2000: Masters in Journalism, Media and Communications completed with distinction in the Faculty of Political Science at Florence University
1999: MLitt (Laurea) with a mark of 110/110 cum laude in Early Modern History at Florence University, with a two-volume thesis on the History of toleration in Early Modern Europe. The thesis (Martin Clifford (1624-1677): Contributo alla storia della tolleranza in età moderna) received a special mention of merit from the Judging Committee for the “Giuseppe Lazzati” Prize (Milan, XI Cattedra dei non credenti, 2000)
Other Qualifications, Awards and Employment:
2019-2023: Chair of the COST Action CA18140 People in Motion: Entangled Histories of Displacement across the Mediterranean (1492-1923)
2018: Honorary Senior Research Fellow in the School of Historical and Philosophical Inquiry at the University of Queensland
2018: Visiting Research Fellow of the Käte Hamburger Kolleg “Dynamiken der Religionsgeschichte zwischen Asien und Europa” at Ruhr University Bochum, Germany
2013-2016: National Research Development Manager for the Australian ResearchCentre of Excellence for the History of Emotions
2016: AEUIFAI Visiting Scholar at the EUI Department of History and Civilization
2014: Visiting Research Fellow at the Institute of Historical Research, University of London
2013: Elected a Fellow of the Royal Historical Society
2013-2016: Postdoctoral Fellow of the ARC Centre for the History of Emotions at the University of Melbourne
2012-2013: Research Associate of the Balzan Foundation (Carlo Ginzburg Project)
2010-2012, 2018- : Honorary Research Fellow of the School of Humanities at UWA (Perth, Australia)
2010-2011: Research Fellow of the KHK, Ruhr University Bochum
2009-2010: Research Assistant Professor in the School of Humanities at UWA
2008-2009: Hans Kohn Member of the School of Historical Studies at the IAS, Princeton NJ
2006-2008: Administrative Officer at the Monash University Prato Centre
2006-2008: Honorary Research Associate in the School of Historical Studies at Monash University, Melbourne
2006-2008: Non-Stipendiary Research Associate of the international research project MIUR-Interlink “European Culture and the Understanding of Otherness”, headed by Prof. G. Abbattista (University of Trieste)
2005-2006: Non-Stipendiary Research Associate of the national research project (PRIN) entitled “La cultura europea e il problema dell’alterità in età moderna”, headed by Professor G. Imbruglia (IUO, Naples)
2001-2004: Graduate Research Fellowship (PhD), University of Florence
2002: Beneficiary of a Bibliographical Society minor grant, London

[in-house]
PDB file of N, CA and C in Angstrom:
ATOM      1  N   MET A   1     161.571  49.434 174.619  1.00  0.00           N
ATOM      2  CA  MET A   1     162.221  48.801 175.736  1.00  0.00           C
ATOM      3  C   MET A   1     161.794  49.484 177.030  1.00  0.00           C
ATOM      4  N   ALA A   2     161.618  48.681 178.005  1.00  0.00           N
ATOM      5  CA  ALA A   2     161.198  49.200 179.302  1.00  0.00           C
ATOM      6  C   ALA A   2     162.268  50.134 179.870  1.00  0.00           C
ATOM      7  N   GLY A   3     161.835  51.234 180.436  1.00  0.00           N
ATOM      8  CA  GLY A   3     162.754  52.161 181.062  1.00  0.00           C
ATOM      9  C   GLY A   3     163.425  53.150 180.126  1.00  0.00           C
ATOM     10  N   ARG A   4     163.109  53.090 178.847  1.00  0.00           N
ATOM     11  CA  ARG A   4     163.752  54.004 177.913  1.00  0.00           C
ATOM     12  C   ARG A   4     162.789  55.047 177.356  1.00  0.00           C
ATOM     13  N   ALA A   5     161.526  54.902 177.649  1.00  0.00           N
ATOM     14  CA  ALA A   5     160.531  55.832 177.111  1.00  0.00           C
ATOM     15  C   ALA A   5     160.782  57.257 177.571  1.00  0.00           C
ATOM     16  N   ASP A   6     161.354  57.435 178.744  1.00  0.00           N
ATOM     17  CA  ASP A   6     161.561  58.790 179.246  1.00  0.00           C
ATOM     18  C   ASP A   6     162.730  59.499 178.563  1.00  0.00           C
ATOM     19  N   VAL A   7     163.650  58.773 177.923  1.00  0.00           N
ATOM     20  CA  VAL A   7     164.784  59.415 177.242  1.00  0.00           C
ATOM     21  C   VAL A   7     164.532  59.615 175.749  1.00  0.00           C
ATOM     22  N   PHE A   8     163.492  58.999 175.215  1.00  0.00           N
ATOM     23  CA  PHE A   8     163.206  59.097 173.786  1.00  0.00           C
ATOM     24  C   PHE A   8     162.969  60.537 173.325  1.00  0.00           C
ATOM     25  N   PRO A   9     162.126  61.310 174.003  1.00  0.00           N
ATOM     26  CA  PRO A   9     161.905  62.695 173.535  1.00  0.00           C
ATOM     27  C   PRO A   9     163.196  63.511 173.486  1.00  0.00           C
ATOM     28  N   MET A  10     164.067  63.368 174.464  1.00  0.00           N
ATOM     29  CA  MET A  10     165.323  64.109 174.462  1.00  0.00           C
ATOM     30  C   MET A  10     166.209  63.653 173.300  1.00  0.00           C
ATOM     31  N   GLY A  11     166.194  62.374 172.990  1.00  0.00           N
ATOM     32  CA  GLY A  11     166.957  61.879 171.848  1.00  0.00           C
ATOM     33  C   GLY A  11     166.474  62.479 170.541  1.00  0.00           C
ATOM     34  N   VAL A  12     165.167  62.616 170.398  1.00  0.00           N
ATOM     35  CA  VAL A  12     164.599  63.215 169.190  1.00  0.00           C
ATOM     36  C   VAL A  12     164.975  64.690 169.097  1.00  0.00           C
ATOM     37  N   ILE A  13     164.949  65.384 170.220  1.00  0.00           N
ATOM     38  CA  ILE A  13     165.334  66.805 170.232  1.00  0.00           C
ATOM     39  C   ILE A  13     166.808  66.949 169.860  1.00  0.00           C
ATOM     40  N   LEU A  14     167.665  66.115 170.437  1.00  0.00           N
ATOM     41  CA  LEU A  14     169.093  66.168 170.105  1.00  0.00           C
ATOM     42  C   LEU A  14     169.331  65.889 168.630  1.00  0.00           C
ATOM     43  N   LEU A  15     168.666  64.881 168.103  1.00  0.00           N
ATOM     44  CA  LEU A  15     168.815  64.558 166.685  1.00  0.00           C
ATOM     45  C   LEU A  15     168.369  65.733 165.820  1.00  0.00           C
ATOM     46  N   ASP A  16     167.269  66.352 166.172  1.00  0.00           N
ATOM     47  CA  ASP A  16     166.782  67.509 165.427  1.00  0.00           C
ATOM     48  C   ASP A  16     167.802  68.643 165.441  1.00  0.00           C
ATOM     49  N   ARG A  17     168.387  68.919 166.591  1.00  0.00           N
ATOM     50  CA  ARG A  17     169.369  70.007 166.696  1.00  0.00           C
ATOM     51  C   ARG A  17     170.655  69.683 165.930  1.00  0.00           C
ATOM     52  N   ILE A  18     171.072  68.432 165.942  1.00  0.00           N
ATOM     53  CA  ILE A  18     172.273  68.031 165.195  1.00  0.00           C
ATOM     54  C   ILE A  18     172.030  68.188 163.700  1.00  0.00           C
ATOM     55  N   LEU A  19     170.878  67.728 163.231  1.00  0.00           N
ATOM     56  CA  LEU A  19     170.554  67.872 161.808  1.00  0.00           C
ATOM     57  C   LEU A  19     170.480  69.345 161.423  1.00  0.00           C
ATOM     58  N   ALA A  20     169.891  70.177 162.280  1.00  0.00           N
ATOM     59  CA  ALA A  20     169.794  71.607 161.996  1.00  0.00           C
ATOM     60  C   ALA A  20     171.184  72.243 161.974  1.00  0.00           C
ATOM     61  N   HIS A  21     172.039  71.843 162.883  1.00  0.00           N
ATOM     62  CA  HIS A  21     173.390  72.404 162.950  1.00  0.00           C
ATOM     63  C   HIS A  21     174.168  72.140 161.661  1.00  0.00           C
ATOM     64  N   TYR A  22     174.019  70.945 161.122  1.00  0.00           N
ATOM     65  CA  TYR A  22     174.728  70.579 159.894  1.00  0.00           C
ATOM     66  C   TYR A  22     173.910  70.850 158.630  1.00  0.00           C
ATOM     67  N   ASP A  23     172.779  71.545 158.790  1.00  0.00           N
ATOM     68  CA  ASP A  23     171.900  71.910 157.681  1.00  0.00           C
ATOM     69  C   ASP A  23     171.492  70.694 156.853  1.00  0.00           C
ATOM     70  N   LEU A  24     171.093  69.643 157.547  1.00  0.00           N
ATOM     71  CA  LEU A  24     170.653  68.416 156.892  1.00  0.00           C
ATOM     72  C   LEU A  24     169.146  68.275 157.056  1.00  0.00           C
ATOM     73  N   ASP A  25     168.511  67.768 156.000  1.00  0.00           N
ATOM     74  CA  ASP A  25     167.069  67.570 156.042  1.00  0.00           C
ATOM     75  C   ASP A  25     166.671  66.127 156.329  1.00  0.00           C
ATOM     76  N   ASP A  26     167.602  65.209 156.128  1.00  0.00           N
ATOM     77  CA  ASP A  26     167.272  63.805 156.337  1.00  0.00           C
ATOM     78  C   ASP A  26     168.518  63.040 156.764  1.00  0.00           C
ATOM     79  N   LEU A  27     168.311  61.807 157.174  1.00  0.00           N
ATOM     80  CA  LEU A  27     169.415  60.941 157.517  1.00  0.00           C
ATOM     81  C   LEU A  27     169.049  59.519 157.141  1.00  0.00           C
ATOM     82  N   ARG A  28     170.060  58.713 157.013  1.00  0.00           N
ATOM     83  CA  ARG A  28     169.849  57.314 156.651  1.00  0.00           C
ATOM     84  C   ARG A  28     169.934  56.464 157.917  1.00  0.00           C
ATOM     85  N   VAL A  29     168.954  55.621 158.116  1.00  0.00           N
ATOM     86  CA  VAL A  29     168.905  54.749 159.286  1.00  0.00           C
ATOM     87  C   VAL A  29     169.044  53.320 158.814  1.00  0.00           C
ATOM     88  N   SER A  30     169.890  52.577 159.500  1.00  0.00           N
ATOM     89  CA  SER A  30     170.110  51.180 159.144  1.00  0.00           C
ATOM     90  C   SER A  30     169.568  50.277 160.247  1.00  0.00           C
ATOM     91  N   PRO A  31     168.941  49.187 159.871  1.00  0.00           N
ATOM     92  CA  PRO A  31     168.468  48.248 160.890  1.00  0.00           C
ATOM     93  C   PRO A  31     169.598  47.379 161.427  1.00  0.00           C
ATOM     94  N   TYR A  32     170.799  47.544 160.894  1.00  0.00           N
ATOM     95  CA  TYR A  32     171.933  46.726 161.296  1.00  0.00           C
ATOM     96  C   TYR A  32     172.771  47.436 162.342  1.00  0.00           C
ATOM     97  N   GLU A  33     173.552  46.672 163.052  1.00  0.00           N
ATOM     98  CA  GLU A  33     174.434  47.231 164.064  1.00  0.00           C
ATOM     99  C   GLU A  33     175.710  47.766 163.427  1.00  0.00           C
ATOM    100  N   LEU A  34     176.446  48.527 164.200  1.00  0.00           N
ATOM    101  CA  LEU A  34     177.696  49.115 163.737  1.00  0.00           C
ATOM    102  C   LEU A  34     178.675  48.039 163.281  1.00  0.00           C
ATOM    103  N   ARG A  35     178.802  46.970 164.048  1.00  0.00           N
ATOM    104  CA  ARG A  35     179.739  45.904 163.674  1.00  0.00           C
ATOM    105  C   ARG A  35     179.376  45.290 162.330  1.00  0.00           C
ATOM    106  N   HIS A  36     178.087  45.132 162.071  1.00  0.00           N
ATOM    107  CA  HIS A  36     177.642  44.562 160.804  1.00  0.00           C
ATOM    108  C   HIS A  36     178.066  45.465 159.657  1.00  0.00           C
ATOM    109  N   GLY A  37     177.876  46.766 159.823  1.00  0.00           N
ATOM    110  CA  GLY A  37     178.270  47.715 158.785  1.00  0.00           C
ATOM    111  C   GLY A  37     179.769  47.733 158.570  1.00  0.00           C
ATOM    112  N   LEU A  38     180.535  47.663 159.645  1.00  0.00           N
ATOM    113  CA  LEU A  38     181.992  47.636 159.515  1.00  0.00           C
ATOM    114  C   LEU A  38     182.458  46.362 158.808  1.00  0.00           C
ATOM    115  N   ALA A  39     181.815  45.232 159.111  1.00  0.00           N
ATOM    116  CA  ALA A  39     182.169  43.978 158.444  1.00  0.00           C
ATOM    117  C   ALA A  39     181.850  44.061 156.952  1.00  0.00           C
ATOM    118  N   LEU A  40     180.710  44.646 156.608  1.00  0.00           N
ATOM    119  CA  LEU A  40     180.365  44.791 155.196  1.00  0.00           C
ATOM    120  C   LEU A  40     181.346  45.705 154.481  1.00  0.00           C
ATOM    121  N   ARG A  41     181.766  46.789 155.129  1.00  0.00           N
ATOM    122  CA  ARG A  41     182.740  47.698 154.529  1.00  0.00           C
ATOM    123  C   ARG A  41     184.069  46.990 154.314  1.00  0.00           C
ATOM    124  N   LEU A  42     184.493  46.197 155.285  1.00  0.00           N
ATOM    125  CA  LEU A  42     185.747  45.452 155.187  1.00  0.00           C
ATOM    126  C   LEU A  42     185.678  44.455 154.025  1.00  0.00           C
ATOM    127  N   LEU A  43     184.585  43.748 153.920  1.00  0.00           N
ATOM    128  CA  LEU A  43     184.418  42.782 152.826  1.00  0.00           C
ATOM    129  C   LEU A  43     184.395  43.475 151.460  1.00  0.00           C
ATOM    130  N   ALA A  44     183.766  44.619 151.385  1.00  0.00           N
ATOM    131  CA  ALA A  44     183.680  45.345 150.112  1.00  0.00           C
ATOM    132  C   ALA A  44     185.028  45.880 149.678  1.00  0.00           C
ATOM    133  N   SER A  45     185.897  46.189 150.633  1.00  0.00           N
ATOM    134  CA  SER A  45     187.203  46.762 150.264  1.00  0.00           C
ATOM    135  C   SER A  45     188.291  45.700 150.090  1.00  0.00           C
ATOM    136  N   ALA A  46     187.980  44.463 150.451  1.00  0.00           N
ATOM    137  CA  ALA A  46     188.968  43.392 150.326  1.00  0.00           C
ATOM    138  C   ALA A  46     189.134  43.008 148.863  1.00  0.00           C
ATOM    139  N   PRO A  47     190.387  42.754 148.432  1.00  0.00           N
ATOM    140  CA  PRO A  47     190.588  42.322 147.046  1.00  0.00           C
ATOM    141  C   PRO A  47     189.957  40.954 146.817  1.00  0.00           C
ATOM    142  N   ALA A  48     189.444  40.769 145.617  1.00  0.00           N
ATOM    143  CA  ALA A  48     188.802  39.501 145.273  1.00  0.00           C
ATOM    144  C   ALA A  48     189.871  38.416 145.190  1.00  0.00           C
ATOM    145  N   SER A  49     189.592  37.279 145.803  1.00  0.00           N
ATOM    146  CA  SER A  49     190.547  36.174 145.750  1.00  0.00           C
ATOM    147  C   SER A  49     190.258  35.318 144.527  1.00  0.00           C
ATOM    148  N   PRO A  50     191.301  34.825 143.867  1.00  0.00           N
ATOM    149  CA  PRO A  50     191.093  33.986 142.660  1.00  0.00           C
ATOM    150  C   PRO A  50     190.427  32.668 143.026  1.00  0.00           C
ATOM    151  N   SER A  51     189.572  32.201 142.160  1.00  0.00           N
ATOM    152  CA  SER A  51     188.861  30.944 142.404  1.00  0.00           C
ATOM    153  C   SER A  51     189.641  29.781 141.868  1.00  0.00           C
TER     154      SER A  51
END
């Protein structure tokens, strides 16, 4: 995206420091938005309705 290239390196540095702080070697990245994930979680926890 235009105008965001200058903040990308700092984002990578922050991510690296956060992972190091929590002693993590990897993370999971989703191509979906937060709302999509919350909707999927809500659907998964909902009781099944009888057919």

2000-2001: Recipient of a research scholarship from Fondazione Luigi Firpo, Turin
1998: Erasmus scholarship holder at London University (Royal Holloway College)
For a full CV see here.
Giovanni Tarantino's main research interest is in the intellectual and emotional patterns of the history of tolerance (and intolerance) towards religious minorities in the early modern era.
Religion was never a wholly private matter in the seventeenth and eighteenth centuries, and certainly did not cease to impinge on the lives of the vast majority of Europeans and Euro-Americans. But, at least for the educated, new ways of thinking about religion, documented and to a certain extent elicited by textual and visual representations of the variety of religious practices around the world, had a deep effect. As Lynn Hunt points out, “religion became one of the many categories of thought, like politics or society, rather than being the foundation of all other categories of thought”. What is more, it ultimately made it thinkable to unpack all the emotional implications thrown up by religion with regards to specific historical contexts and cultural tangles, such as, for instance, the anxieties intrinsic to practices of everyday dissimulation, or affective ties as precursors to paths of conversion or to practices of tolerance.
There is a pronounced tendency among many scholars of the theory of religious tolerance to confine their attention to a small number of 'canonical' figures, generally John Locke, and perhaps also Pierre Bayle. These authors are treated as though they wrote entirely against the grain in a wilderness of intolerance and persecution. His study of 'marginal' authors like Martin Clifford (1624‒1677), Anthony Collins (1676‒1729) and Thomas Gordon (c.1691‒1750), whose works circulated widely, systematically dispels the heroic mythology of a few lone thinkers taking up the cause of religious tolerance and the understanding of otherness in the absence of any intellectual and cultural context.